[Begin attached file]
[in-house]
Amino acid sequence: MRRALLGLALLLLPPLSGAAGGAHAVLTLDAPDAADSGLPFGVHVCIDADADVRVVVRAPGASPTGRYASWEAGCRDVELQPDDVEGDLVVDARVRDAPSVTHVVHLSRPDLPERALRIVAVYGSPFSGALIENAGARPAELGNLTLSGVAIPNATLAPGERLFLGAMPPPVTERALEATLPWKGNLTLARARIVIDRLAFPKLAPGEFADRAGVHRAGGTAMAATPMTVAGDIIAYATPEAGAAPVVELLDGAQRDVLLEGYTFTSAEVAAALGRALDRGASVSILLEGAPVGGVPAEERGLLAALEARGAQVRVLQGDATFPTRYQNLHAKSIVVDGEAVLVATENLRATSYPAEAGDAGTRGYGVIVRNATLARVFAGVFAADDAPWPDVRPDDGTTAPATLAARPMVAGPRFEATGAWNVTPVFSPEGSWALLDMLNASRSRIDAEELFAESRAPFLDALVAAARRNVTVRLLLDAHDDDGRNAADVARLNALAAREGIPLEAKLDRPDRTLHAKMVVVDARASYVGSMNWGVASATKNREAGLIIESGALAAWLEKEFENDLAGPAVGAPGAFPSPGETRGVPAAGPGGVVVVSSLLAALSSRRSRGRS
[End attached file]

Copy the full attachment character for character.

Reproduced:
[in-house]
Amino acid sequence: MRRALLGLALLLLPPLSGAAGGAHAVLTLDAPDAADSGLPFGVHVCIDADADVRVVVRAPGASPTGRYASWEAGCRDVELQPDDVEGDLVVDARVRDAPSVTHVVHLSRPDLPERALRIVAVYGSPFSGALIENAGARPAELGNLTLSGVAIPNATLAPGERLFLGAMPPPVTERALEATLPWKGNLTLARARIVIDRLAFPKLAPGEFADRAGVHRAGGTAMAATPMTVAGDIIAYATPEAGAAPVVELLDGAQRDVLLEGYTFTSAEVAAALGRALDRGASVSILLEGAPVGGVPAEERGLLAALEARGAQVRVLQGDATFPTRYQNLHAKSIVVDGEAVLVATENLRATSYPAEAGDAGTRGYGVIVRNATLARVFAGVFAADDAPWPDVRPDDGTTAPATLAARPMVAGPRFEATGAWNVTPVFSPEGSWALLDMLNASRSRIDAEELFAESRAPFLDALVAAARRNVTVRLLLDAHDDDGRNAADVARLNALAAREGIPLEAKLDRPDRTLHAKMVVVDARASYVGSMNWGVASATKNREAGLIIESGALAAWLEKEFENDLAGPAVGAPGAFPSPGETRGVPAAGPGGVVVVSSLLAALSSRRSRGRS